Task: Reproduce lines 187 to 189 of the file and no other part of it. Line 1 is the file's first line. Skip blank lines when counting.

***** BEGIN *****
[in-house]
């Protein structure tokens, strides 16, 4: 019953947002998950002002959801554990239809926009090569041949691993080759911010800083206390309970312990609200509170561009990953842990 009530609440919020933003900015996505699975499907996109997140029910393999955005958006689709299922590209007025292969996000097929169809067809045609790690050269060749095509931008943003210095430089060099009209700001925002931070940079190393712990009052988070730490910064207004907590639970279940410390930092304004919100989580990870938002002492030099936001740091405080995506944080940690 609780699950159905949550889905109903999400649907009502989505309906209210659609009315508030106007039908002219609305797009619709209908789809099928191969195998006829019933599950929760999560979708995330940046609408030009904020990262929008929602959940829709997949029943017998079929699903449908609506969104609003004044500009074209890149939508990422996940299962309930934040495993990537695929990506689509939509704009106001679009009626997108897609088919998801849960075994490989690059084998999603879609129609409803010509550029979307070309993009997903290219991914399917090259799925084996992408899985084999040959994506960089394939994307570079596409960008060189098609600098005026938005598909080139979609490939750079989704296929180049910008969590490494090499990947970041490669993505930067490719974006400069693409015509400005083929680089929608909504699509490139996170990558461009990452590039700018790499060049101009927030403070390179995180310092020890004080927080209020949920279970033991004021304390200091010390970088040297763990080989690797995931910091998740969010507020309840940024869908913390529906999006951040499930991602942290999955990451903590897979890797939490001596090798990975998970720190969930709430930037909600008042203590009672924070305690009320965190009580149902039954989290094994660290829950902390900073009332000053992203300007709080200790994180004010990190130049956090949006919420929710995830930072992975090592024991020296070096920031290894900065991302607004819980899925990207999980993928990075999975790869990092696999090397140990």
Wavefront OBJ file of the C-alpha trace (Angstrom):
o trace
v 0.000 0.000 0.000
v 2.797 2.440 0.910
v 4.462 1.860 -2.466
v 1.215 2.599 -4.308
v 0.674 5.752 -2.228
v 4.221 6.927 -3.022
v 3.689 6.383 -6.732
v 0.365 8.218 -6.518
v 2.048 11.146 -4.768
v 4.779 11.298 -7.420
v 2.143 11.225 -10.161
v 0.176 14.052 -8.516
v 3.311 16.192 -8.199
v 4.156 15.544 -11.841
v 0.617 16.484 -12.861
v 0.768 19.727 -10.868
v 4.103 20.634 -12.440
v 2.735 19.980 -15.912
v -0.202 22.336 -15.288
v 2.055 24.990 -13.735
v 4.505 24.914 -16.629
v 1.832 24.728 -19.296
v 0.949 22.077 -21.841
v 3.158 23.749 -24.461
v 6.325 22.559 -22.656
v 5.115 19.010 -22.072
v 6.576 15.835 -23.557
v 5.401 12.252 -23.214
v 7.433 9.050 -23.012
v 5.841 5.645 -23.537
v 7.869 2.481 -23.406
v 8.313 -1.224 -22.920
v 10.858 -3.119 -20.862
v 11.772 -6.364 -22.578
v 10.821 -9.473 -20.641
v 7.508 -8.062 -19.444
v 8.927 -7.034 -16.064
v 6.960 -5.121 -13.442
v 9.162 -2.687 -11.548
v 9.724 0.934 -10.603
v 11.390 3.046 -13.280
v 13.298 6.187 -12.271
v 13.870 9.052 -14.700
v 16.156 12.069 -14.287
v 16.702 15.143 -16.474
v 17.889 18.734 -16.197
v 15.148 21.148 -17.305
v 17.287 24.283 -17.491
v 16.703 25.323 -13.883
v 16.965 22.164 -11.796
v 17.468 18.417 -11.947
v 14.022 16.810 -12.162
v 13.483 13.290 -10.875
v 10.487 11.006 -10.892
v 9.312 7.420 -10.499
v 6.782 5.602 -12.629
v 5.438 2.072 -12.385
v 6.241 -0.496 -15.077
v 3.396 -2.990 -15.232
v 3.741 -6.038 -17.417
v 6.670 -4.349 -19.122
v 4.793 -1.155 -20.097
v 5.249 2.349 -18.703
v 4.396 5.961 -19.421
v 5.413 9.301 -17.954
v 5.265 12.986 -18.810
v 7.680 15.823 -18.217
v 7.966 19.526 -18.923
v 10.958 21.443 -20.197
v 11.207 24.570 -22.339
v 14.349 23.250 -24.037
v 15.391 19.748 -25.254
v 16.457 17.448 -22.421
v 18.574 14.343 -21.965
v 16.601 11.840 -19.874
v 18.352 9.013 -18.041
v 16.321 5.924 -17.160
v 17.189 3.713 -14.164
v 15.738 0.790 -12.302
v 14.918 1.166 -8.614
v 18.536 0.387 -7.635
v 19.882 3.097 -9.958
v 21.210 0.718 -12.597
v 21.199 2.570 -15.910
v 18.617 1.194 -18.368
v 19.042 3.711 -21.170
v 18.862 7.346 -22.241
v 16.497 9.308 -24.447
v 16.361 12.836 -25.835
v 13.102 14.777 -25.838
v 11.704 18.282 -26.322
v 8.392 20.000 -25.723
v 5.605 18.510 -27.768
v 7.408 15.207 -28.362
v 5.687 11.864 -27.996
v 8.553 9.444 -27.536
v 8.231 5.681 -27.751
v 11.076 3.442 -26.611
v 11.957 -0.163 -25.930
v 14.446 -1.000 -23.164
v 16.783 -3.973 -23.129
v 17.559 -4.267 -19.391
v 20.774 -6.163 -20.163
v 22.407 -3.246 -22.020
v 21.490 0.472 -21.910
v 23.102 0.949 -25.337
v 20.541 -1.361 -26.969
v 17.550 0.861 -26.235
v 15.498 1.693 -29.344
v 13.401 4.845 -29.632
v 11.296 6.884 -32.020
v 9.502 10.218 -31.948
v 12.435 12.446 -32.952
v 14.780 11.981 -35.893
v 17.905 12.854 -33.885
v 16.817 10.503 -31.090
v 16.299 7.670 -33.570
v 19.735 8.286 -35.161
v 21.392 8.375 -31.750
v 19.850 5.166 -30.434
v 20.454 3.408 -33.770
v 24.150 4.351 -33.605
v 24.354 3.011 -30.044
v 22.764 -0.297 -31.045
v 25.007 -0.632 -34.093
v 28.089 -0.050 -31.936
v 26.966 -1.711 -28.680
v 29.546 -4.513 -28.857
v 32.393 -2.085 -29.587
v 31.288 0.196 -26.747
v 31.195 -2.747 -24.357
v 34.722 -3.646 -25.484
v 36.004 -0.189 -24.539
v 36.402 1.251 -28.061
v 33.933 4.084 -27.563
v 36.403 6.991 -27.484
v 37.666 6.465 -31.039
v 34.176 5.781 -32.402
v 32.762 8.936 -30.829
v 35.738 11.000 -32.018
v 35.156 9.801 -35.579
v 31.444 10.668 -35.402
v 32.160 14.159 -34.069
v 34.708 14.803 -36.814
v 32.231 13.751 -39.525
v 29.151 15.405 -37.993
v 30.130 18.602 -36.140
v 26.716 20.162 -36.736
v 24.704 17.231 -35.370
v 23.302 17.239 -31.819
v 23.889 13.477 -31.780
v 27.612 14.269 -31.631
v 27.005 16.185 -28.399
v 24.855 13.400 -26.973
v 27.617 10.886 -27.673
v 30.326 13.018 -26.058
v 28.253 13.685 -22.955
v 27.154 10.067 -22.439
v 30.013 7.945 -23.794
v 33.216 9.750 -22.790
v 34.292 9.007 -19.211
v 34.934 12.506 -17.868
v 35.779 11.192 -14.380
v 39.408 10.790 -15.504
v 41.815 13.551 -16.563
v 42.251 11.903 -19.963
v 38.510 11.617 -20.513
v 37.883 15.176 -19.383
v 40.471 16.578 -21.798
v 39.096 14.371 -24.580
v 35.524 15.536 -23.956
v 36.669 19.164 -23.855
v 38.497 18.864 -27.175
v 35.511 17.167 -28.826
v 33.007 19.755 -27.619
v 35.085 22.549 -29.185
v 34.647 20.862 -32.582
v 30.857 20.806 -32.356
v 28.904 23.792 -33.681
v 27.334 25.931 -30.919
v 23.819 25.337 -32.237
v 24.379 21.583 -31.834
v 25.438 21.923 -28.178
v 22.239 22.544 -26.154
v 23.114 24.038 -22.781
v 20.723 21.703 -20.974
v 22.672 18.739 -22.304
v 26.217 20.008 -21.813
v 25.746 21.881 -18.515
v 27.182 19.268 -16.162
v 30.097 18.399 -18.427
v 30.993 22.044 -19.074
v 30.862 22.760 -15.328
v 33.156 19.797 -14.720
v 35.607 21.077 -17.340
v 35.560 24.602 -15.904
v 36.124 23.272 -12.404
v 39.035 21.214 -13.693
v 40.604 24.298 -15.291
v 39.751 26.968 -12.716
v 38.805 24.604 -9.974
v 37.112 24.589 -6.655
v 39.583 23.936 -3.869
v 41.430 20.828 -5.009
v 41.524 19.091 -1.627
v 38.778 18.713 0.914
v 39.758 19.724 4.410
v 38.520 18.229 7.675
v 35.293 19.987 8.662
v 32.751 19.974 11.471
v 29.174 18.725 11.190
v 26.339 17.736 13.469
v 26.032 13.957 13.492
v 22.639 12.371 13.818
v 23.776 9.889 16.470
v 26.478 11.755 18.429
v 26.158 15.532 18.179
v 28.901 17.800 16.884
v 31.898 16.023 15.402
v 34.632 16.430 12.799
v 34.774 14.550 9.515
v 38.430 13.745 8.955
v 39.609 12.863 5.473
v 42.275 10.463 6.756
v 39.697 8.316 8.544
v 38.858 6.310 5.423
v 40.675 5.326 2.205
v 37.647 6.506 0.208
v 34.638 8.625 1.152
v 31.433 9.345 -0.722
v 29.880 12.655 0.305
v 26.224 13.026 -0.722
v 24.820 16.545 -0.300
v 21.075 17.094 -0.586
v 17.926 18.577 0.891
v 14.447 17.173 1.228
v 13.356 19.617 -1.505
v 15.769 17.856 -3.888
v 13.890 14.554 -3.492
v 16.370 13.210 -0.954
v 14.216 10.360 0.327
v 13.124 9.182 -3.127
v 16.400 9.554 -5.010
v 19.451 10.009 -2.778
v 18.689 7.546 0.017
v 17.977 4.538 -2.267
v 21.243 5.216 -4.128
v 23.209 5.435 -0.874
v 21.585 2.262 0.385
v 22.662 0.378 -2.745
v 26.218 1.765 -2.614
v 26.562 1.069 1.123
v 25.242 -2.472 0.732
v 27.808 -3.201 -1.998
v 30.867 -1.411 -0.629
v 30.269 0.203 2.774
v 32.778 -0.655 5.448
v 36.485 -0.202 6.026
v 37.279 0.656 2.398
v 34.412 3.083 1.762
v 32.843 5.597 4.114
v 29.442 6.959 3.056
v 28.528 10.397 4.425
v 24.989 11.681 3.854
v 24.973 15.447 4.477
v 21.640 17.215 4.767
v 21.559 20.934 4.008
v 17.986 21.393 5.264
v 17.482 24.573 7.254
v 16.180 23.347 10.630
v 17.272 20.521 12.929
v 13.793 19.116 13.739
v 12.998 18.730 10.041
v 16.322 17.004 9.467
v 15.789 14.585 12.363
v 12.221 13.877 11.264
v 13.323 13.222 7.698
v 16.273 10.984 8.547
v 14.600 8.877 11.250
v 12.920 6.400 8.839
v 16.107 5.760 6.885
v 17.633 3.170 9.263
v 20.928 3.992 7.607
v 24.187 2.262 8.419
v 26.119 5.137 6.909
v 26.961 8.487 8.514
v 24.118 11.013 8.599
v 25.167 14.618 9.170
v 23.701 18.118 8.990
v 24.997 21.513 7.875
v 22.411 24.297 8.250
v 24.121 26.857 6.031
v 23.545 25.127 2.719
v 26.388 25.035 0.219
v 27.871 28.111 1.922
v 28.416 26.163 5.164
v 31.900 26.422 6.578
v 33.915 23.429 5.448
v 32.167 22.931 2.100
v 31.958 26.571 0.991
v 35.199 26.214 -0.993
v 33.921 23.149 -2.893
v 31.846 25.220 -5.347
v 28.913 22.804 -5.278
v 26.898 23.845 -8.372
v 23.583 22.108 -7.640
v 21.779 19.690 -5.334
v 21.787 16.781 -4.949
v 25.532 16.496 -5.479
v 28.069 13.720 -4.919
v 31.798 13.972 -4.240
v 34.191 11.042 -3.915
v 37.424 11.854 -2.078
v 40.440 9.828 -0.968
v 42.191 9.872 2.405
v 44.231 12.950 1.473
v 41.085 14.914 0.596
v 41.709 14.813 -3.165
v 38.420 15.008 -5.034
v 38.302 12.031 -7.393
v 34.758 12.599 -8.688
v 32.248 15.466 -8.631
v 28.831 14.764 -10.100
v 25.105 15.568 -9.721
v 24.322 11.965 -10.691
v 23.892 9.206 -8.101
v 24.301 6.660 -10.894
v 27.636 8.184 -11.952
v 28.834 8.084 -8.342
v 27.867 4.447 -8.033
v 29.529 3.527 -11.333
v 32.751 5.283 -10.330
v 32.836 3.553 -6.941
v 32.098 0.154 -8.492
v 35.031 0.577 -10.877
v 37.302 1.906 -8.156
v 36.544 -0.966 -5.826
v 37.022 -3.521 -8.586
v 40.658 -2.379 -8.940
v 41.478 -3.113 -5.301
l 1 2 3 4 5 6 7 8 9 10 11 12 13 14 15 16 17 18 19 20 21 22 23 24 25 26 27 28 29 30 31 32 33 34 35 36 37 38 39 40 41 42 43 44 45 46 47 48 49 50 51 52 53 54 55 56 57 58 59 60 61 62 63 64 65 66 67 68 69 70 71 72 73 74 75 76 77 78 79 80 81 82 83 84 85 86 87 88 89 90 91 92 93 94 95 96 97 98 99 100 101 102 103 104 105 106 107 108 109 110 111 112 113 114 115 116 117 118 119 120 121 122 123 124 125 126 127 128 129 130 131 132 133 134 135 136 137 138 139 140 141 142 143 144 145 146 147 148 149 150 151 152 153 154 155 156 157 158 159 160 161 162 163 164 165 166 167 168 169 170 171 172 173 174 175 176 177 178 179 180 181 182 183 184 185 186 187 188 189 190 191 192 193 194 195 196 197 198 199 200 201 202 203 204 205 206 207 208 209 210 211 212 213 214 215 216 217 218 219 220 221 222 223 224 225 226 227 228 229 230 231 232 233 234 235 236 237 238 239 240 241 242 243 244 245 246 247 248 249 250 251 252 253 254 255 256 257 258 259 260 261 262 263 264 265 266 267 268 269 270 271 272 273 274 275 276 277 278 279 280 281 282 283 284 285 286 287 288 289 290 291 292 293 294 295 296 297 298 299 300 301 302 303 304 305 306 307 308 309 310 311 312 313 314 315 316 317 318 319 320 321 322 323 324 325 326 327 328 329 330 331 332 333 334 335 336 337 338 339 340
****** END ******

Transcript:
v 25.438 21.923 -28.178
v 22.239 22.544 -26.154
v 23.114 24.038 -22.781